Dealing with issues of spirituality when they emerge in the counseling process

Joseph Francis Burke, Fordham University


Research indicates that a majority of the population of the United States considers religion to be important. The probability exists that these people might prefer to work with a counselor whose orientation to the therapy process is sensitive to and respectful of the spiritual perspective. A review of the literature further suggests the importance of spiritual values in the counseling process. The purpose of this qualitative study was to explore and identify counselor responses to issues of spirituality that emerged in the counseling process. Specifically, the study attempted to identify the kind of counselor behavior that facilitates clients' appropriate exploration of spiritual issues with the counselor. The appropriateness of the exploration meant that it served the counseling process itself. Client participants for the study are women and men in the age range of 25–70; counselors have a minimum of 5 years experience and have been obtained with the assistance of Division 36 of the American Psychological Association as well as the Association of Spiritual, Ethical, and Religious Values in Counseling, a division of the American Counseling Association, the CAFH Foundation, and the Agosin Group. Clients have been obtained through the cooperation of the Center for Spiritual Development, the CAFH Foundation, the Agosin Group, and Common Boundaries. Data analysis has been done using qualitative processes called data reduction and data verification. This goal has been attained by use of the semistructured interview with a target sample of therapists and non-matched clients who have had the experience of dealing with spiritual issues in therapy. Counselor behaviors that helped or hindered the therapeutic process emerged through the findings of both the client and therapist interviews. The most important therapist behaviors identified by clients would include therapists showing respect, affirmation, and understanding to clients' spiritual issues, allowing and inquiring spiritual issues to come up, tone of therapist's voice in response to client-initiated spiritual issue. The most important behaviors reported by therapists included asking questions and inquiring about client spiritual issues, giving non-verbal approval if a spiritual issue emerged, willingness to listen to spiritual issues, willing to challenge client beliefs, and showing respect and reverence for spiritual issues.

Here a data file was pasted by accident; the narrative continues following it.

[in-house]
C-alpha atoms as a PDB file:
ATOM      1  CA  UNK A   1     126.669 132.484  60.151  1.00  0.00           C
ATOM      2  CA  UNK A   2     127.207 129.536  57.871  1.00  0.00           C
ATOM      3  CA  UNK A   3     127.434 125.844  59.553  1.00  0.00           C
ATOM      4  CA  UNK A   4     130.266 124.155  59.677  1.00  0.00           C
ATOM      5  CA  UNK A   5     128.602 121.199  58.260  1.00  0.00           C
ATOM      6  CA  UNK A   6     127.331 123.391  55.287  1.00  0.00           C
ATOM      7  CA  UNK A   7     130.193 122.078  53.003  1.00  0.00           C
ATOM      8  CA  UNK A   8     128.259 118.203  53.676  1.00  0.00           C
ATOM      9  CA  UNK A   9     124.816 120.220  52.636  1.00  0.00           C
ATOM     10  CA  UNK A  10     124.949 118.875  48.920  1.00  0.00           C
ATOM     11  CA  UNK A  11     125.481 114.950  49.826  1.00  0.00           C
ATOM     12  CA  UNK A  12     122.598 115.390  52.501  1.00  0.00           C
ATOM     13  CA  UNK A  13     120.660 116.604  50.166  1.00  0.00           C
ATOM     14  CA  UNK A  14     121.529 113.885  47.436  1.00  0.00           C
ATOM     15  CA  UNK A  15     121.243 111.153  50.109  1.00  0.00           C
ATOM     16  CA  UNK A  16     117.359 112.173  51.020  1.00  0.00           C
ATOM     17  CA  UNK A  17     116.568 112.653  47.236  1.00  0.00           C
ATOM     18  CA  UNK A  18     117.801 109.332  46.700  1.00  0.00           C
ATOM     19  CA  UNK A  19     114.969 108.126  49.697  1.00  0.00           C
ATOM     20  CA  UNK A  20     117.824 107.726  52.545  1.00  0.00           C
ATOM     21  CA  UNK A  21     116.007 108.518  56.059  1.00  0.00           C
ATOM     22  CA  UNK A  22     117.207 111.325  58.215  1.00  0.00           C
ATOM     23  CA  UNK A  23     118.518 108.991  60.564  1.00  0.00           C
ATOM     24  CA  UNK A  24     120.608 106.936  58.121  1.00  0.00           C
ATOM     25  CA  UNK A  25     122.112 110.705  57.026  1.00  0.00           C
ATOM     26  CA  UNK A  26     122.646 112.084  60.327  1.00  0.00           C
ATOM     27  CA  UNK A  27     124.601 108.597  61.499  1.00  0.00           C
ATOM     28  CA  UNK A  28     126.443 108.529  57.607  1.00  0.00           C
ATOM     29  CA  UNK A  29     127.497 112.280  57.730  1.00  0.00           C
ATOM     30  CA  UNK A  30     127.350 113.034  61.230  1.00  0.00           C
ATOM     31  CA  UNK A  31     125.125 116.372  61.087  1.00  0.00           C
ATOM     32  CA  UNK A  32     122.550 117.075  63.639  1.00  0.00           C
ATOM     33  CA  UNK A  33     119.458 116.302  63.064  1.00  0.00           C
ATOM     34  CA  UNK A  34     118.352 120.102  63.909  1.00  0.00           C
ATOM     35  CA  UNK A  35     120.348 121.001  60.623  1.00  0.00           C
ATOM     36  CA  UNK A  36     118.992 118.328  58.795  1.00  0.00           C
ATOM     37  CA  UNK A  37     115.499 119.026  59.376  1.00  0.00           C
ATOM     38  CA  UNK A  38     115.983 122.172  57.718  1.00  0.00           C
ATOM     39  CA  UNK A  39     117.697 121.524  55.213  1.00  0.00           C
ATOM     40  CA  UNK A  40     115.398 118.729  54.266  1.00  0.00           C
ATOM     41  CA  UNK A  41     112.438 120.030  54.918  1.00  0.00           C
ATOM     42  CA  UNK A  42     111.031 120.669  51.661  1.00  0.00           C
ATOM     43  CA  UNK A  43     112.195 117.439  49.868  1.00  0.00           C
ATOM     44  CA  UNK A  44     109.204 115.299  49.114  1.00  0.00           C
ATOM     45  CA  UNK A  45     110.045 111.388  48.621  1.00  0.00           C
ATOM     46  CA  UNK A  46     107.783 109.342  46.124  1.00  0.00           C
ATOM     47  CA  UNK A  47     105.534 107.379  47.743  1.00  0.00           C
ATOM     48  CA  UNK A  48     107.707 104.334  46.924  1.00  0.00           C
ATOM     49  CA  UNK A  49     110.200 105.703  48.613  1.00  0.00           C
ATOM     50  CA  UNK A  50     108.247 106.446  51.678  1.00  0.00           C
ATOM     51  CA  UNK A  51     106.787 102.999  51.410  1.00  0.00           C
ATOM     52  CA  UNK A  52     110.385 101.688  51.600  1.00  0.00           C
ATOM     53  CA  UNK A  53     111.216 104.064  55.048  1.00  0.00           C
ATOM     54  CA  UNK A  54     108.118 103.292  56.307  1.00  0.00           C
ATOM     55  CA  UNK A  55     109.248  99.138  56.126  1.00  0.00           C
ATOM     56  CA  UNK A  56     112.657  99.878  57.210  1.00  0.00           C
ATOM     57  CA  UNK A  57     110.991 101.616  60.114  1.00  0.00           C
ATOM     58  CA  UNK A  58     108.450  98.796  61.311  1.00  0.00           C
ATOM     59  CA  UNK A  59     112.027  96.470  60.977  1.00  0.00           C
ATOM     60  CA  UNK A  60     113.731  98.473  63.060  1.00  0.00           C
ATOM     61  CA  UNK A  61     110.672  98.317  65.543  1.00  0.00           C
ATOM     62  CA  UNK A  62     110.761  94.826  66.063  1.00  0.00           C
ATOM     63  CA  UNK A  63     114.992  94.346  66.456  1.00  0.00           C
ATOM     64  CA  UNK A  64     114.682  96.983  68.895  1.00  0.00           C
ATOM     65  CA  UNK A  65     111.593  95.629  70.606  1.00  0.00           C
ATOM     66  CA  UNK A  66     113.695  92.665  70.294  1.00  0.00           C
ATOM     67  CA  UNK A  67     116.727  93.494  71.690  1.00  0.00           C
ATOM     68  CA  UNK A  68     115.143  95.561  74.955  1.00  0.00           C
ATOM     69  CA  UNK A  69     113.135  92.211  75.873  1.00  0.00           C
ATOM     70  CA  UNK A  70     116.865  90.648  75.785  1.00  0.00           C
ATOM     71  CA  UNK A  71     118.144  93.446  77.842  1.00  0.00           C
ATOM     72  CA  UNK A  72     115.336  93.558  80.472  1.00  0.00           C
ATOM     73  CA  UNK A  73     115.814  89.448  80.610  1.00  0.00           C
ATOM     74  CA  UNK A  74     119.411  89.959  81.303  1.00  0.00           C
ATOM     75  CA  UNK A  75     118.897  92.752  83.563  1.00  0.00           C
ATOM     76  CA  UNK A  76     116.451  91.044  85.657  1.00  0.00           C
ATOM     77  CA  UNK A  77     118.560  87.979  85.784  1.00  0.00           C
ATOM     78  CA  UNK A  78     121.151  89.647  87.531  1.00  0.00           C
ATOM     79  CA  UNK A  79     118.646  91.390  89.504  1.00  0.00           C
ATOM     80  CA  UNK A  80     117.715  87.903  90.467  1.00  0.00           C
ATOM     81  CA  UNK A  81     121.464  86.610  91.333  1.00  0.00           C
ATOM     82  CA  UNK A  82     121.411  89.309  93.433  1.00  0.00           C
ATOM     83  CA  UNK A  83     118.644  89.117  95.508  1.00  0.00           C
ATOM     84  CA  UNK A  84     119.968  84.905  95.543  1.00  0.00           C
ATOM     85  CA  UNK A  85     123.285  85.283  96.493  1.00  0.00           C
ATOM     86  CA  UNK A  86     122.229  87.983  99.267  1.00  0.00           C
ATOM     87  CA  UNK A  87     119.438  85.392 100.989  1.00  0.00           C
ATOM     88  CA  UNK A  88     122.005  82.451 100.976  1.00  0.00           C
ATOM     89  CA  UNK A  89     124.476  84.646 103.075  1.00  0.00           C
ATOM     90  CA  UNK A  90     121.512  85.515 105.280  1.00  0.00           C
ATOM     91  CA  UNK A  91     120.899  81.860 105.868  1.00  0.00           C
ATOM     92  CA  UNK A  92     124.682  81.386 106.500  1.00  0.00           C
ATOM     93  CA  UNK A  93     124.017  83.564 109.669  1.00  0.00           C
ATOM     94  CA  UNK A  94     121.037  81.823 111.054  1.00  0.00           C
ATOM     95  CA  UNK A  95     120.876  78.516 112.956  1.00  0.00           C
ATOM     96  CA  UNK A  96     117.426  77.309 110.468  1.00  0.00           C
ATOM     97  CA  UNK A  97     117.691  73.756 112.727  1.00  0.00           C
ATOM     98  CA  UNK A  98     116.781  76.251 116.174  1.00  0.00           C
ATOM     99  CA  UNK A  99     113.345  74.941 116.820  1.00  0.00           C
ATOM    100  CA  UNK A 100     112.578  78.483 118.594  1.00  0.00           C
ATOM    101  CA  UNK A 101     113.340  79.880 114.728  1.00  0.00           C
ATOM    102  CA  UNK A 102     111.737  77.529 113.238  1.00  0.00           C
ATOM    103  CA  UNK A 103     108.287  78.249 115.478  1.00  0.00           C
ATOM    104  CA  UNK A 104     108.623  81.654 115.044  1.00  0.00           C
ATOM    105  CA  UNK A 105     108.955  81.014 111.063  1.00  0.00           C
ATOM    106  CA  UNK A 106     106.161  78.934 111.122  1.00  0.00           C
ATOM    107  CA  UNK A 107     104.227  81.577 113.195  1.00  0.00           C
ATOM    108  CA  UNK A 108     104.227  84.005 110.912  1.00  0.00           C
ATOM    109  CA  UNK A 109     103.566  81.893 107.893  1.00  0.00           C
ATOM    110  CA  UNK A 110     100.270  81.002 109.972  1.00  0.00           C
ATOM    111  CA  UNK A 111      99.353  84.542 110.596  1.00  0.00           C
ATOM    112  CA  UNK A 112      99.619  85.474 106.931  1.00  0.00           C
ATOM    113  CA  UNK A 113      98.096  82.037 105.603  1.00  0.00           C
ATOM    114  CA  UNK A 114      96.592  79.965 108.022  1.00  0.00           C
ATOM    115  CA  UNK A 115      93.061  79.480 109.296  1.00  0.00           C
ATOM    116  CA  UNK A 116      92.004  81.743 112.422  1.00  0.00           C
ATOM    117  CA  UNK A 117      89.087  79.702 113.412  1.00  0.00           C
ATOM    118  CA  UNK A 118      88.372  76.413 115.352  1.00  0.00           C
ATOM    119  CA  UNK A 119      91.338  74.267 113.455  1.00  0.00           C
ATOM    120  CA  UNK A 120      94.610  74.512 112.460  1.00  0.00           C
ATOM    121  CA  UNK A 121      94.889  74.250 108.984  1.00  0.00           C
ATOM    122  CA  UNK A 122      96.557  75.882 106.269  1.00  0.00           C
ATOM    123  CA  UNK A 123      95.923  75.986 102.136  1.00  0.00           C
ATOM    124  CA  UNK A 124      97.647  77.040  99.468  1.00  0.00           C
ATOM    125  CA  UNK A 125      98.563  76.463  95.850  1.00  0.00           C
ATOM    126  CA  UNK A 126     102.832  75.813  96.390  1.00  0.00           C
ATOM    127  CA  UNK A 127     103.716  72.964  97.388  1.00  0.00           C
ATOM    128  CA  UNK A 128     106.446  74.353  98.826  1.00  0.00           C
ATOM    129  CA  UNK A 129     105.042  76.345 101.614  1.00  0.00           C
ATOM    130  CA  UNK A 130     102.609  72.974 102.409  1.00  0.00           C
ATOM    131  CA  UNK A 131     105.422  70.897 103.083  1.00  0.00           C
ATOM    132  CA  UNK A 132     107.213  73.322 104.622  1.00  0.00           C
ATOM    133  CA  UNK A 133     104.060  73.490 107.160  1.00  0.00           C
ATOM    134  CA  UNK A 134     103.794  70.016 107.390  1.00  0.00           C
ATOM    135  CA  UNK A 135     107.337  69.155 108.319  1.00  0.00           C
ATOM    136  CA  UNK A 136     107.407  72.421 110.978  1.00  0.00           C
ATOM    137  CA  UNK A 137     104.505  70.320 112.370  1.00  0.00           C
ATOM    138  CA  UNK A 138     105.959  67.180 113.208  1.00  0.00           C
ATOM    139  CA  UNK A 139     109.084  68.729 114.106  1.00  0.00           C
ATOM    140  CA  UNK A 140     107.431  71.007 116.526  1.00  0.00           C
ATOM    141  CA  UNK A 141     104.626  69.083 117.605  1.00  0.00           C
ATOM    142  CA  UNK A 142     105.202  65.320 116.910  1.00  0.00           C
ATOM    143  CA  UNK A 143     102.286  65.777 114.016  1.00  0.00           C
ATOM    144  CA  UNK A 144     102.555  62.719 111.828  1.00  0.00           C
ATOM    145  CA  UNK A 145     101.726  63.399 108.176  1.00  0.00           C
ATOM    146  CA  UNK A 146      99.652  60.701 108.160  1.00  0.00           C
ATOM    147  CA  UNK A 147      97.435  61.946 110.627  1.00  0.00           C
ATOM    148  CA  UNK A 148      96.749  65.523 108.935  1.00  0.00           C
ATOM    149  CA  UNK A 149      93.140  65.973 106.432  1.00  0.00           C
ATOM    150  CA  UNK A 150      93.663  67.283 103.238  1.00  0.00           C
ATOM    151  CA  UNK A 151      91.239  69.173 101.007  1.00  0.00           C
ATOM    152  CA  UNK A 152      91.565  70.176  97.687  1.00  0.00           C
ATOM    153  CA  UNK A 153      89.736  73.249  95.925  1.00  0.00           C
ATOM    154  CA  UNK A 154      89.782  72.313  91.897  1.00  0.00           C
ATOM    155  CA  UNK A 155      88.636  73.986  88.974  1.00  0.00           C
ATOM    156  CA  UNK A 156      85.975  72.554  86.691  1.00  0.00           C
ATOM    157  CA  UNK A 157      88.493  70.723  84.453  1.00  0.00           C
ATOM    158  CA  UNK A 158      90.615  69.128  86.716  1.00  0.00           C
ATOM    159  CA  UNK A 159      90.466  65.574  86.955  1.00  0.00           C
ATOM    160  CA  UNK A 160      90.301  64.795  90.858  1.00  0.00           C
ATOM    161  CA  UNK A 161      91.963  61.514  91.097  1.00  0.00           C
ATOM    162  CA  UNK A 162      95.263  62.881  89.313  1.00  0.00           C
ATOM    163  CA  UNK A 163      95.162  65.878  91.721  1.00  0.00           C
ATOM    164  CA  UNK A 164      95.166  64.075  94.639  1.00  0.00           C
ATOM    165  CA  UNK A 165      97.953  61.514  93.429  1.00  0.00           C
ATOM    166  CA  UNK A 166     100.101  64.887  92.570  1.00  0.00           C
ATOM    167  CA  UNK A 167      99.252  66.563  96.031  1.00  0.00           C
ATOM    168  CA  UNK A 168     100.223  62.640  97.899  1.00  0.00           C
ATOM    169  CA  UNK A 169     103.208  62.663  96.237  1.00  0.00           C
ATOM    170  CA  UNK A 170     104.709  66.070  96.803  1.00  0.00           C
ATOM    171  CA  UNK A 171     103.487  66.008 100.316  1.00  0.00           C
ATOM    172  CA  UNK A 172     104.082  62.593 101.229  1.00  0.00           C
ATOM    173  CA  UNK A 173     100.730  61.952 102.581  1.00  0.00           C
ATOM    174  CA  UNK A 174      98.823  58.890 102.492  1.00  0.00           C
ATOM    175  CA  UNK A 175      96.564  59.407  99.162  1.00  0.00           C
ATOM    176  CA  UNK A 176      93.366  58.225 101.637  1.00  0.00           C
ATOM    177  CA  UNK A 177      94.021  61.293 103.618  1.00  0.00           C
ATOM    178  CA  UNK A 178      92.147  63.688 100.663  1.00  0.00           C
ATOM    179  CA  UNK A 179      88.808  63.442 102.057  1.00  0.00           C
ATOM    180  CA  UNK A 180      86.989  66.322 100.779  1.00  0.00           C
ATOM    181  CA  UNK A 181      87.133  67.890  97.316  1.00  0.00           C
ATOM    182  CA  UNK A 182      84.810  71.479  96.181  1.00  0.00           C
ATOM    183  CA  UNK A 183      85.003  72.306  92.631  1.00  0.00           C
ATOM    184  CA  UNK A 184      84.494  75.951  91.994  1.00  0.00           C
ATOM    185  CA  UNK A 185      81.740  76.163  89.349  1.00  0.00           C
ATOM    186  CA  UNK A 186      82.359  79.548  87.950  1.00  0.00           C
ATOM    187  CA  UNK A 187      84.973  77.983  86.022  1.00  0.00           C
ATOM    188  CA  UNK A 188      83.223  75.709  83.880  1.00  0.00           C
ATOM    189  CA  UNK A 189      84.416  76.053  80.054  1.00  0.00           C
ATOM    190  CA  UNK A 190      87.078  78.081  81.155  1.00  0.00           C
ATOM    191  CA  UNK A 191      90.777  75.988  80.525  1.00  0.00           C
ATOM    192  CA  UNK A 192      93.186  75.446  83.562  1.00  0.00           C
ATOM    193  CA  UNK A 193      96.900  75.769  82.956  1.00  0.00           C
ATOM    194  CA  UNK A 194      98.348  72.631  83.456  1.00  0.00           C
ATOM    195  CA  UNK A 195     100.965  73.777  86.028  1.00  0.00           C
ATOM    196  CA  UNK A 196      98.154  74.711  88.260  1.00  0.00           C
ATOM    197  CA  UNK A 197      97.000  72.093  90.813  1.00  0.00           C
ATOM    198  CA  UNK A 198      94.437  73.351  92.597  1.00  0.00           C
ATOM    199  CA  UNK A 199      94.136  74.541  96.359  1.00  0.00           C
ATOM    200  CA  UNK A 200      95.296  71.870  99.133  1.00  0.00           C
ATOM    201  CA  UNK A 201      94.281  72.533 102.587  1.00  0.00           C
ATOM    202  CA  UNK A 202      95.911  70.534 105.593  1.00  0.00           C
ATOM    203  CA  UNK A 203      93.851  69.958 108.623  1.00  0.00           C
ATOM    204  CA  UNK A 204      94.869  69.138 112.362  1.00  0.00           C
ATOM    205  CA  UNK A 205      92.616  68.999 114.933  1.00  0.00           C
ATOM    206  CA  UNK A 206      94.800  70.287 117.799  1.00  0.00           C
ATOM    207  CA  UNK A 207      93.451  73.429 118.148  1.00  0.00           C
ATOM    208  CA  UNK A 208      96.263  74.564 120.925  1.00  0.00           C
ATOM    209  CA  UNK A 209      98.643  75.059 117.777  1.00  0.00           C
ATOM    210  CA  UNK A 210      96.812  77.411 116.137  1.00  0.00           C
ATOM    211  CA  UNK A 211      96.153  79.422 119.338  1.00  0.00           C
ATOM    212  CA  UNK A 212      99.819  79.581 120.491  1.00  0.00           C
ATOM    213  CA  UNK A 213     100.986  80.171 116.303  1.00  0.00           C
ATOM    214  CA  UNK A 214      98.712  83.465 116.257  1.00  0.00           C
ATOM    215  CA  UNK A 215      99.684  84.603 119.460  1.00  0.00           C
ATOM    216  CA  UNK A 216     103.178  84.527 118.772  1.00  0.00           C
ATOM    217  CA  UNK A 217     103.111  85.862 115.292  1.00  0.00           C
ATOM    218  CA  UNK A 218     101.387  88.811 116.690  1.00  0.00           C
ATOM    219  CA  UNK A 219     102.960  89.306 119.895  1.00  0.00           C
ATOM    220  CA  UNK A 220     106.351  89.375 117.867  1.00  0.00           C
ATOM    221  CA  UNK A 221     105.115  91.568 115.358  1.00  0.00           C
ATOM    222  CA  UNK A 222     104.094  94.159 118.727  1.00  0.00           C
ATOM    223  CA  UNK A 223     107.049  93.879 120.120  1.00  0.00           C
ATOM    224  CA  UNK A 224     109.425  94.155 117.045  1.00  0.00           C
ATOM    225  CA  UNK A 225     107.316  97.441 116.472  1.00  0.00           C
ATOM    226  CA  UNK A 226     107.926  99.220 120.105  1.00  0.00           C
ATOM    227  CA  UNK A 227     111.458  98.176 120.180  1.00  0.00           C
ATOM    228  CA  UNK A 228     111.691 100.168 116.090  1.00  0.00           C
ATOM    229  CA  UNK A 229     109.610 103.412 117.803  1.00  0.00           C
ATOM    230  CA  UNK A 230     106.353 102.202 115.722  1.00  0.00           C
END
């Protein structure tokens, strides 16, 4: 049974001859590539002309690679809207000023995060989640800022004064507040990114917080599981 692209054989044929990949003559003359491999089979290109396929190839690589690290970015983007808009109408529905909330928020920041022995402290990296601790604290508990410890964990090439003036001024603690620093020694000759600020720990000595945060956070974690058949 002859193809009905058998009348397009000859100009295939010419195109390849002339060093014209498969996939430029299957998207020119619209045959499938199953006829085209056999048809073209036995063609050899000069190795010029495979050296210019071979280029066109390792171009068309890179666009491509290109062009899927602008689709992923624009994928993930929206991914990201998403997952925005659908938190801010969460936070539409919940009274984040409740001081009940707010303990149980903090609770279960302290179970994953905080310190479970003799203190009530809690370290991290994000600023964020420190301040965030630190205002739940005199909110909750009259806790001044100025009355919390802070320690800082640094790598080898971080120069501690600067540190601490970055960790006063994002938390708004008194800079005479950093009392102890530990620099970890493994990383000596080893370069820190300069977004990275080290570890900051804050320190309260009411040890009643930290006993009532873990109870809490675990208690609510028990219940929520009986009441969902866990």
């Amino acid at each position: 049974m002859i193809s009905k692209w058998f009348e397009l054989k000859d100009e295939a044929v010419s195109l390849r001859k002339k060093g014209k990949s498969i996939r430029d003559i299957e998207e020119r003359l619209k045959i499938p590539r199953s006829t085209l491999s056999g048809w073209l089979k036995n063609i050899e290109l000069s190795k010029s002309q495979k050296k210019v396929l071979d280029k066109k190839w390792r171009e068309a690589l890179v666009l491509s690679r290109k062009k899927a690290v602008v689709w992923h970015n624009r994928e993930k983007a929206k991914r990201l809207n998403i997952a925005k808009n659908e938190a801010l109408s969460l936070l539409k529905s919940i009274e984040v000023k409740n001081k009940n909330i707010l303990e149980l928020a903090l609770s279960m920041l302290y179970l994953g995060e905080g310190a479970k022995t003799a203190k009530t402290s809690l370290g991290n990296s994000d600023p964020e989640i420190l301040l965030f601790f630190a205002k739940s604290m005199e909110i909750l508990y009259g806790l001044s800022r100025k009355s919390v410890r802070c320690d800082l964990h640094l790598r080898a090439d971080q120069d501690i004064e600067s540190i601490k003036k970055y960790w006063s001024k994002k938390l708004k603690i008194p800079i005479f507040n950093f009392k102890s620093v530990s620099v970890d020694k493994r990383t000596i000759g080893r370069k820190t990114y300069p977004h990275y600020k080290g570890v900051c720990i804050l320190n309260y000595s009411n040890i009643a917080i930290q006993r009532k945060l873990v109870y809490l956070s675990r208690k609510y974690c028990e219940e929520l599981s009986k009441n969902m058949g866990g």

Subject Area

Academic guidance counseling|Psychotherapy|Religion

Recommended Citation

Burke, Joseph Francis, "Dealing with issues of spirituality when they emerge in the counseling process" (2001). ETD Collection for Fordham University. AAI3021694.